The maturing of the one-child policy, combined with the ability of couples to buy their own apartments, is creating its own "empty nest" condition. This means that older people are starting to experience an often terrible new loneliness. China is still a country with respect for elders. Yet a public-service ad on Chinese TV shows an elderly lady cooking all day. As she sets the table for dinner, the phone calls come one by one: "I can't make it. Can I come tomorrow?" The ad ends with a solitary figure sitting at a table of food - and the words, "Don't forget your parents."
"The traditional family has changed, become diluted, atomized," says Dong Zhiying, a scholar at the Chinese Academy of Social Sciences (CASS) in Beijing. "It used to be assumed that kids would take care of parents. Now it no longer is. In the past, older people in the family were dominant. Young people had no choice but to respect them. Parents' authority was based on money and power; if you don't respect them, you lose favor.
"Today, the intellectual and market development in China has come quickly, and transformed the family. Young people aren't worshipping elders. They can rely on their own ability - go to university, be independent, make their own choices."
On Nov. 27, a documentary by Italian filmmaker Michelangelo Antonioni, shot in China in the waning years of the Cultural Revolution, was screened in Beijing for the first time. Its patient camera angles show bygone urban scenes: a lower skyline, donkeys and pigs on the street, and lots of smiling children with tattered clothes. The film is a window on rapidly China has moved into the modern world.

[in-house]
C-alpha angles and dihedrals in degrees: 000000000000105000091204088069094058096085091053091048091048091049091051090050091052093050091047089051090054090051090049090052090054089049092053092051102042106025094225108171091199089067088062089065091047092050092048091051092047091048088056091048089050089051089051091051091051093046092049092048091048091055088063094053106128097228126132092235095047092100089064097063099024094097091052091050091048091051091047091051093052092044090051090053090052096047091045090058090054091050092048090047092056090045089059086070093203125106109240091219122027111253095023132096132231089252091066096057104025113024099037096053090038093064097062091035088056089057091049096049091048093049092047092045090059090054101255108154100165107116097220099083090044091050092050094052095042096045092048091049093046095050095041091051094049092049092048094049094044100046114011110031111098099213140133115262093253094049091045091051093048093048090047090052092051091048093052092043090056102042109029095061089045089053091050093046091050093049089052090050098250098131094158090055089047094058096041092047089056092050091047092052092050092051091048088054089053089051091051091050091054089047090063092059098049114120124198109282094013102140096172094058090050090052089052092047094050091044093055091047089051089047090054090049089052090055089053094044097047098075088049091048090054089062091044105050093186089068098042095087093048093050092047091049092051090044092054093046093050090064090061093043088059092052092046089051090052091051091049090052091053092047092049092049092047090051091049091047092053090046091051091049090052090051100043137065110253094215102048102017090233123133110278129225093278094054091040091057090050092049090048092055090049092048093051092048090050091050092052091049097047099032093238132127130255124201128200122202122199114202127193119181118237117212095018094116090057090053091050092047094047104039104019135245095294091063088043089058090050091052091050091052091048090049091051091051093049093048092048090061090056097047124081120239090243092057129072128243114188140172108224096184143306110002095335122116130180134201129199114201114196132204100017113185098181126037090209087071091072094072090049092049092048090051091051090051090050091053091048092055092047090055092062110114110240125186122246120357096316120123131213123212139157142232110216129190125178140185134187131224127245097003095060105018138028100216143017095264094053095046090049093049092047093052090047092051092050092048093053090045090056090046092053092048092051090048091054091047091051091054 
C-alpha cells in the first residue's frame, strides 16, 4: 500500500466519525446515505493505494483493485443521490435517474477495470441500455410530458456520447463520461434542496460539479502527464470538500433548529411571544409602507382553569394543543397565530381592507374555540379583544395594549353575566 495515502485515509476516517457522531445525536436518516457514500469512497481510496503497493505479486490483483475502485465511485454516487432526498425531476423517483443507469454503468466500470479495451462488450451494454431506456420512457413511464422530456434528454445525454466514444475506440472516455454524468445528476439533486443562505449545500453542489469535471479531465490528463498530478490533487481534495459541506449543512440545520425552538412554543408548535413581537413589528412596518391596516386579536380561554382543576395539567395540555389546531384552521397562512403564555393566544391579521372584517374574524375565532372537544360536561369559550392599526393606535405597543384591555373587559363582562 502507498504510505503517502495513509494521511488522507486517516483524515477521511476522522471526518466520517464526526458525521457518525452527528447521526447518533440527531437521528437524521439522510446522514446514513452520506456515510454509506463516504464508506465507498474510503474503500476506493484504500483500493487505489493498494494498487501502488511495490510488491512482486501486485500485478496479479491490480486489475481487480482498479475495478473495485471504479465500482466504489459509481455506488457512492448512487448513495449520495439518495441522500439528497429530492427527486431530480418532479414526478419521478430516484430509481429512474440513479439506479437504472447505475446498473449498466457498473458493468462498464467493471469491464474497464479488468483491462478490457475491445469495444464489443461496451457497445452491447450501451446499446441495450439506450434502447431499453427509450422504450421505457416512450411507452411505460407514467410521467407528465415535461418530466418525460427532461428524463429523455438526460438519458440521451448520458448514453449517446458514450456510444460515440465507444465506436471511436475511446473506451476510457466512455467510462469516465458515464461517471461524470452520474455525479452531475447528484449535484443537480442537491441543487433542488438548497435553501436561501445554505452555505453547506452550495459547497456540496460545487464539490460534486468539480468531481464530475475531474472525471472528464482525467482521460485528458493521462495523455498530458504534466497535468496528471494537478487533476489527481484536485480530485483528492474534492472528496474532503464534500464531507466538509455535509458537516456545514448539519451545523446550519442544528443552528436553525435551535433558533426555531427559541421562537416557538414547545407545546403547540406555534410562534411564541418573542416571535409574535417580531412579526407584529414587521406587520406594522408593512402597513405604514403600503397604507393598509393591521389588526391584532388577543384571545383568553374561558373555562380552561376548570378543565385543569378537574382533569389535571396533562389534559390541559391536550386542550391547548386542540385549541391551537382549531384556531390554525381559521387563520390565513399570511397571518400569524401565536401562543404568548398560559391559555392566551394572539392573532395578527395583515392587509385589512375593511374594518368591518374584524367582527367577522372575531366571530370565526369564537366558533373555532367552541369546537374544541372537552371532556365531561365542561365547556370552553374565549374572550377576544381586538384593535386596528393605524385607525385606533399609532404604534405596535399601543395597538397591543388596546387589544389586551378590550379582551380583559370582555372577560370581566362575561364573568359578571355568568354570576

That acceleration is reflected in the way relationships are being formed and conducted. Cellphones and the Internet provide the kind of intimacy and instant connection never before possible in China. The nation now has 400 million cellphone users, double the number in the late 1990s, according to Bo Landin, a former executive with Ericsson. Even many migrant workers now carry cellphones.
In a way not found in the West, young Chinese take their new cellphone liberation and Internet relationships seriously. There is even a sense of generational separateness between 24-year-olds, who got their first cellphones in college, and 19-year-olds, who have been talking to each other since junior high. Text messages allow young men or women, who are often painfully shy, to conduct a rapid-fire dialogue that has its own interpersonal language. Twentysomethings in China will hold hands on the street; teenagers feel no remorse about kissing in public.